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Topics - Cavalier Solitaire

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He is scheduled to perform in the capital Lusaka and the Mining town of Kitwe on the 27th and 28th July. But these two shows hang in the balance as a certain Minister has ordered for his arrest upon arrival in the Country. His controversial past seems to be coming back to haunt Quadra Koraman again. The shows are pegged at US$100.

The last time Mopao came to Zambia, he had to sneak through the boarder into Lubumbashi using a motorbike after he physically assaulted a journalist who tried to get an interview from one of the dancers. He hasn't been able to return ever since as the last show was equally cancelled at the last minute.

« on: July 10, 2018, 16:00 »
Interprets Ferre's Vita Imana starting at 8:40 minutes.

« on: June 07, 2018, 13:41 »

Elvis Ndjeka the Zambian bass guitarist does a sound check alongside Oliver Mtukudzi in this re-endition of some old kalindula song at the recently held Africa Unite Music festival held in Lusaka.
Born of RDC parents of course.

« on: May 30, 2018, 11:56 »
His in for two concerts in two different cities. The comments by the fans though. These are holiday apartments.

Congolese Music / MANIX IS LOADED
« on: May 27, 2018, 11:58 »
Ferre had to ask him to also give some to his back up singer.

Here at 4:15 of inspiration.  ;D

Why didn't Tata feature in the original clip of inspiration. Nice track from Lacoste and that voice from Tata is as funny as it is nice at the same time.  ;D ;D #Throwback.

That partition starting at 52 minutes from the Djodjo Ngonda song  eza mystic. Nostalgic.

Came across this interview from last year by Noly Tambu.

Starting at 25 minutes he is asked what happened between their relationship seeing that the Acha Movoto name was very popular around Wenge Musica and later BCBG. He says he doesnt really know what he did wrong for their relationship to go sour but that he is prepared to ask for forgiveness if he is told what he did to Leki naye Mukulu wa Bankulu.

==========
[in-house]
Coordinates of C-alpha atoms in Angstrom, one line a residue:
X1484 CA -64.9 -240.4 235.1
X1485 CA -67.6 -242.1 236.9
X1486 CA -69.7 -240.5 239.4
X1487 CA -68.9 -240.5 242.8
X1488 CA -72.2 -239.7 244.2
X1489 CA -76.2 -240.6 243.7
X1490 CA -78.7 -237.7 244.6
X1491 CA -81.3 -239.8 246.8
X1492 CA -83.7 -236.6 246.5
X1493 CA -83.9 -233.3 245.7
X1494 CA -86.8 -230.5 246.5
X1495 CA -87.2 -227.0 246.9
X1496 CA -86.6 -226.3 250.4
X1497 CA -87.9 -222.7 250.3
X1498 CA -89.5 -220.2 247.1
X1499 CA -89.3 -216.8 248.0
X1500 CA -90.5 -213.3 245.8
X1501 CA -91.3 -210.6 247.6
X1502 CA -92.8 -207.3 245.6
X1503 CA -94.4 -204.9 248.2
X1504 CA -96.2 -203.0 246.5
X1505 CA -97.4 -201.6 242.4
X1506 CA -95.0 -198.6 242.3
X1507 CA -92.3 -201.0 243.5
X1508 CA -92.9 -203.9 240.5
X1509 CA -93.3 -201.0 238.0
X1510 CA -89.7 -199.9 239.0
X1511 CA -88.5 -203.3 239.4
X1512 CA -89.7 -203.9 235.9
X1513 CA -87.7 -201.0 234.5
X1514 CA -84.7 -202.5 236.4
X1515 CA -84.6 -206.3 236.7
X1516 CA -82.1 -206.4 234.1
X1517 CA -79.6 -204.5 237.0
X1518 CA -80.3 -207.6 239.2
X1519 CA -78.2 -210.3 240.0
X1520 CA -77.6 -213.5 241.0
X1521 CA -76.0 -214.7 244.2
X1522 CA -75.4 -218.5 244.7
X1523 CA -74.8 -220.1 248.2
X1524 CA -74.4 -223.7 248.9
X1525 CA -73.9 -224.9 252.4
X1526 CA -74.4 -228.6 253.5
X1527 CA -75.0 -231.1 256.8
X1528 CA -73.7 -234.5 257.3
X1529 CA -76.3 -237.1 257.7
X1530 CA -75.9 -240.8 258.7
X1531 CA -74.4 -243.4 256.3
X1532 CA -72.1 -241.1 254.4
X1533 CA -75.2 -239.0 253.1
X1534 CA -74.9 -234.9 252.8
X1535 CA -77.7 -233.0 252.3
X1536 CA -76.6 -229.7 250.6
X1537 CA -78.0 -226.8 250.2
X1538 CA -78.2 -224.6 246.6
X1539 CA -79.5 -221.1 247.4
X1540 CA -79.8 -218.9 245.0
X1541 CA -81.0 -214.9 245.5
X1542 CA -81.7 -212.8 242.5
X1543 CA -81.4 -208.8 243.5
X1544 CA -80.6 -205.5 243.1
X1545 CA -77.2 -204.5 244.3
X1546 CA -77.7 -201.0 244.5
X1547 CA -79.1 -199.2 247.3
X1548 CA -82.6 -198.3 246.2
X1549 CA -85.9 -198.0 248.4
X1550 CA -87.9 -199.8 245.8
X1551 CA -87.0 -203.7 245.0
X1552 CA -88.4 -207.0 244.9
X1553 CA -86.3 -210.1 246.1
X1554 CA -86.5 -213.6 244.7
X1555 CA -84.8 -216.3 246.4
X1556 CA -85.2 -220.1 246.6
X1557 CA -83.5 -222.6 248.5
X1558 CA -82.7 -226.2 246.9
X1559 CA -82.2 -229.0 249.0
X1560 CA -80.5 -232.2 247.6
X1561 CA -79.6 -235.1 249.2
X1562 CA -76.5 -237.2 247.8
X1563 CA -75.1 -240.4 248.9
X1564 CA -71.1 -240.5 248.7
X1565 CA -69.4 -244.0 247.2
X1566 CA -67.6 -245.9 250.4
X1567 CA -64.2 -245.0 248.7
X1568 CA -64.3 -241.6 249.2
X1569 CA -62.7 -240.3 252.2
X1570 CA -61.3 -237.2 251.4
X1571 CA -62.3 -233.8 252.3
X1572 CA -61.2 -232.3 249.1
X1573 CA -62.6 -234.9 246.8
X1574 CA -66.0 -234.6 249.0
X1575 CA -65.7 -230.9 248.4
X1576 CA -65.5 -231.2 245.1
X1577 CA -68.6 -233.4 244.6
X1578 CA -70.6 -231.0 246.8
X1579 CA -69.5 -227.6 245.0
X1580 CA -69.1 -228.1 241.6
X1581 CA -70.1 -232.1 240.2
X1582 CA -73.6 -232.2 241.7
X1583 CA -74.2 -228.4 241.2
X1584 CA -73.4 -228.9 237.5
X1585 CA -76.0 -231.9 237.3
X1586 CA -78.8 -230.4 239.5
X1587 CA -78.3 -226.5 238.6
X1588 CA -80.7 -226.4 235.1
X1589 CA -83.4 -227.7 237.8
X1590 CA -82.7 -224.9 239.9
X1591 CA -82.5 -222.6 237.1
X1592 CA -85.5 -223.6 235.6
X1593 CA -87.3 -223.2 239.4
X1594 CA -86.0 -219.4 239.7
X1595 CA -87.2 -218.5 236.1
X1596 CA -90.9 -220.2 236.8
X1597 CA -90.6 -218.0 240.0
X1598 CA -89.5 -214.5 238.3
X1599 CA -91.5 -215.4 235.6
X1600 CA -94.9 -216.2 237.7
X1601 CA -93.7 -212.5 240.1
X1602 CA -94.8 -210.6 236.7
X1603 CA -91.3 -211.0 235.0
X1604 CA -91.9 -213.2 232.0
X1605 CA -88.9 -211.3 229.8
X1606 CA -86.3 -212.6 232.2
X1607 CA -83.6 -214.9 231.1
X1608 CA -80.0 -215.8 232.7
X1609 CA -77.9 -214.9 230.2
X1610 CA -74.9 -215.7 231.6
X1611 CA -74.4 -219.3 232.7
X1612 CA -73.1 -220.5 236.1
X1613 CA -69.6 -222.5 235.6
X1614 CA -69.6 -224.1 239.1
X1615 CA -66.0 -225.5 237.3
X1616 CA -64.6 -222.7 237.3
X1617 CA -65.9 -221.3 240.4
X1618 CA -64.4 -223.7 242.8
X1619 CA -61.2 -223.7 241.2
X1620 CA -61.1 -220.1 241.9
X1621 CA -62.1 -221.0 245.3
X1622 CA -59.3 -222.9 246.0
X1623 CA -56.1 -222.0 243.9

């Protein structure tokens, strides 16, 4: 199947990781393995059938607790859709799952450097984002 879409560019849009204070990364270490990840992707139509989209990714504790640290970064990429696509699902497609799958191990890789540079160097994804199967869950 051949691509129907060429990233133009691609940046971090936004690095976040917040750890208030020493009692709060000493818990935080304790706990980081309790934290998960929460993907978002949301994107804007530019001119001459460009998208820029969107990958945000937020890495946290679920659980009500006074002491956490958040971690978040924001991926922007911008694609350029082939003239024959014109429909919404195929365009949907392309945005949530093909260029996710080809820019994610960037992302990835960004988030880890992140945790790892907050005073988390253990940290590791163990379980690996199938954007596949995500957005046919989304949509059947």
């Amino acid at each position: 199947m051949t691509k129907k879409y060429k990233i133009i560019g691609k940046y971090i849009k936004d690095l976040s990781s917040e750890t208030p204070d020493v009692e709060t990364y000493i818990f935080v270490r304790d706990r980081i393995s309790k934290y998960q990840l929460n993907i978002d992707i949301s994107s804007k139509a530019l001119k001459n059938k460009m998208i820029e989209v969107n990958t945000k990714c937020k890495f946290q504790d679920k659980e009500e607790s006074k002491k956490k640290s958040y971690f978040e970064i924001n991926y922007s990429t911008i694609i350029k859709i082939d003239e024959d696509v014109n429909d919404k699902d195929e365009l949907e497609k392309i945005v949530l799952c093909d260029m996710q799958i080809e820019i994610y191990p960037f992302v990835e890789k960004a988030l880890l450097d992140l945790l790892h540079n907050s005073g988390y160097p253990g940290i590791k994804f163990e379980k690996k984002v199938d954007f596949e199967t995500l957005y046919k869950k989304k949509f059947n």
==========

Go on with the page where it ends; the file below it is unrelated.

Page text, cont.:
He also says JB even if he is a good person, he has a weakness (lokola Mobutu) of listening a lot to what those around him tell him even if not well intentioned and he (JB) doesn't take the initiative to verify the stories they feed him. Also reveals that at some point BCBG was performing in Paris and when he tried to attend the concert he was stopped by the guys at the gate who were clearly under instructions not to allow him in. Because he could clearly see that as he was at the entrance to the concert the guy at the entrance received a call even though he couldn't tell who was calling him. Further says Koffi Olomide still has his old donors around him who no longer give him any monies but they they still have a good relationship. He wonders what went wrong because he is one of the guys who has the most mabanga with JB. He also says even Papa Wemba before he passed on at some point asked him which group he prefers between Viva La Musica and BCBG and he told Mzee that he prefers BCBG and that everyone knows the affection he has for BCBG. He seems troubled that at some point in the interview he asks the cameraman to turn it away to wipe some tears.

Note: Am not sure of the meaning of some french expressions so i might have missed the context.

« on: April 23, 2018, 11:25 »
He is asked about his group La Team Wata and he says he and his group are working on starting to pay his musicians through bank accounts. He says he could claim that at Maison Mere he was not being paid and it would be difficult to dispute. So he will encourage everyone of his musicians to open bank accounts. He says this is to avoid a situation were when a musician leaves the group then they start claiming that they were not being paid and as a group it would be difficult to prove otherwise since there would be no payment records. Further says each musician once they have a bank account they can then go to the embassy with their own documents and bank records whereupon they can be granted the visa for poto or Europe.

Congratulations Ferre Gola "Moto ya yambo" on this achievement. Now on to that next group album.